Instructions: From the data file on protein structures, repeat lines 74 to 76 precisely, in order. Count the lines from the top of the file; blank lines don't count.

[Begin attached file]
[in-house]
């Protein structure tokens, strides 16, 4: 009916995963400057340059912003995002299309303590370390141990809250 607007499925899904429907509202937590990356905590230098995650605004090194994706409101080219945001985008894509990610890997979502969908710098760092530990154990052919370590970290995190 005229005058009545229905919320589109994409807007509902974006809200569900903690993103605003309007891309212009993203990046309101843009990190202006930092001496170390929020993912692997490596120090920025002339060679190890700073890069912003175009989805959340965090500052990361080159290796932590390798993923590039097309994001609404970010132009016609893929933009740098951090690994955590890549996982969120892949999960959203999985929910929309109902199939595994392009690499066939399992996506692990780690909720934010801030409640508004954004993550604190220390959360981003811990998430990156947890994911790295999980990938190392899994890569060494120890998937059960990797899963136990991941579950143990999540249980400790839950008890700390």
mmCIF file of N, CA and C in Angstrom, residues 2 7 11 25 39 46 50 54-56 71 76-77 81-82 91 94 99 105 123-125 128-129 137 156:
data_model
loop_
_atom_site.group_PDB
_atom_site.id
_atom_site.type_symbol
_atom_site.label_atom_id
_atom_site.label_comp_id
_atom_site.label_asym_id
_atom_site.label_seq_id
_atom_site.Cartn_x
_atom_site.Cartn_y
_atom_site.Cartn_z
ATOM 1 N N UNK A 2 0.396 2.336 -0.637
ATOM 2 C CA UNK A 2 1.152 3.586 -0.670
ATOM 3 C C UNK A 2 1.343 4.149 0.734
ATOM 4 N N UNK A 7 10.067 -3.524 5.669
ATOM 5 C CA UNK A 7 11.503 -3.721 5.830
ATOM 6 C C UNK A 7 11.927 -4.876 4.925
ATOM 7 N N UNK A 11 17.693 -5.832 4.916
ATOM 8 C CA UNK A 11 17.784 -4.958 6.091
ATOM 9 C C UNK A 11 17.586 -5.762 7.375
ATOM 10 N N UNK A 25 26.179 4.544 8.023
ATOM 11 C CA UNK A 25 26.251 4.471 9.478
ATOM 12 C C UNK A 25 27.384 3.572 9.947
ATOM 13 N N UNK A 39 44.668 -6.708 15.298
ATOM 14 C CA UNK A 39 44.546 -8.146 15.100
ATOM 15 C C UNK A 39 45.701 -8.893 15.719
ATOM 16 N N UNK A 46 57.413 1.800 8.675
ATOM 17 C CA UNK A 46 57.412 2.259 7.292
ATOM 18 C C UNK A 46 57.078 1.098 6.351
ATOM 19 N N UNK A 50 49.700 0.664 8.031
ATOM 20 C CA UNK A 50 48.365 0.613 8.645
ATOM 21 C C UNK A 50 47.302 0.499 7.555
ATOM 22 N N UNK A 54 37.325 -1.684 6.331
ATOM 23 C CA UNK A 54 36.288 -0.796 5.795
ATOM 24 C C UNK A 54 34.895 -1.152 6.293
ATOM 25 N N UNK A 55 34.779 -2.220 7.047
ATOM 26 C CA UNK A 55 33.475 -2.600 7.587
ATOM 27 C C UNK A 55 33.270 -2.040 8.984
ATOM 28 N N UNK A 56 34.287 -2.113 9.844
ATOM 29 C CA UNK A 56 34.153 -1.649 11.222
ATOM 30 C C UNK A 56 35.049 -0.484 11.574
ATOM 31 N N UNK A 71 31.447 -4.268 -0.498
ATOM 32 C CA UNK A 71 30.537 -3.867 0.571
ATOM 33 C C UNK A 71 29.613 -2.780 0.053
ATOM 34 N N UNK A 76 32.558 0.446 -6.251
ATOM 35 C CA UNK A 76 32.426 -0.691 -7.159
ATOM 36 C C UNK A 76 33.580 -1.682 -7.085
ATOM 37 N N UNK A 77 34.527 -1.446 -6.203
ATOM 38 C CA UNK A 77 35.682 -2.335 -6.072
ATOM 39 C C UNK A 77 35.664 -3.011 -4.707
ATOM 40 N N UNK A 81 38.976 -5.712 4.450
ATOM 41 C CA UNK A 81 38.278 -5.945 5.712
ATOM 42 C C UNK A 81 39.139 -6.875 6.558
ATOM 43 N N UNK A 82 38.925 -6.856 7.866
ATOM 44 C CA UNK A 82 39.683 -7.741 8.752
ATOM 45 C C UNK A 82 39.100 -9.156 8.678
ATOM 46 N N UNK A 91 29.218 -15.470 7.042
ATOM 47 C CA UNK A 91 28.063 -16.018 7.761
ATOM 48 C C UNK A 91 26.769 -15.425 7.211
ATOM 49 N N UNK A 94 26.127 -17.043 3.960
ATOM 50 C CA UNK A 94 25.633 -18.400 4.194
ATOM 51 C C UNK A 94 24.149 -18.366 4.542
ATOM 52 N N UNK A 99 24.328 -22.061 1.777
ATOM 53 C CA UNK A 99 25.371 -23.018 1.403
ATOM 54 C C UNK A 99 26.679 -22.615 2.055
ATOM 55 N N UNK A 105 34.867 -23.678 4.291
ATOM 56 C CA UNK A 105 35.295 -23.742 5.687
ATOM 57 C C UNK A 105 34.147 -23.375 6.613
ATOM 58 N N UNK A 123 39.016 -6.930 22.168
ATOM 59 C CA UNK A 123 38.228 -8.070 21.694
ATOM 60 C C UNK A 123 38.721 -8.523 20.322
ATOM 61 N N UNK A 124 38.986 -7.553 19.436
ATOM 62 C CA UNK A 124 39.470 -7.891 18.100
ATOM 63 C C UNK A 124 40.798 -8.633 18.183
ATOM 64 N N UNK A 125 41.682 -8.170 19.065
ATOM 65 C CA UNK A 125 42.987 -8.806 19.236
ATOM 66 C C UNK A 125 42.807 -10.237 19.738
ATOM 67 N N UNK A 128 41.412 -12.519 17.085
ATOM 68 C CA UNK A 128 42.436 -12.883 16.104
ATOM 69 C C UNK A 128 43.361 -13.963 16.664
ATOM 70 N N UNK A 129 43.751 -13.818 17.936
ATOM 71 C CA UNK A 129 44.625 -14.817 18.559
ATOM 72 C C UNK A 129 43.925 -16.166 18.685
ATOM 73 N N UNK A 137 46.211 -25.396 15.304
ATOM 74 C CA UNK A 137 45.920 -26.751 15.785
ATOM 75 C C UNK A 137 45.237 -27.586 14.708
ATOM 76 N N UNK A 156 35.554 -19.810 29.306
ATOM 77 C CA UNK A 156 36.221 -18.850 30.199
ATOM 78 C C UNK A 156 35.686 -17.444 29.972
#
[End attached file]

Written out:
ATOM 59 C CA UNK A 123 38.228 -8.070 21.694
ATOM 60 C C UNK A 123 38.721 -8.523 20.322
ATOM 61 N N UNK A 124 38.986 -7.553 19.436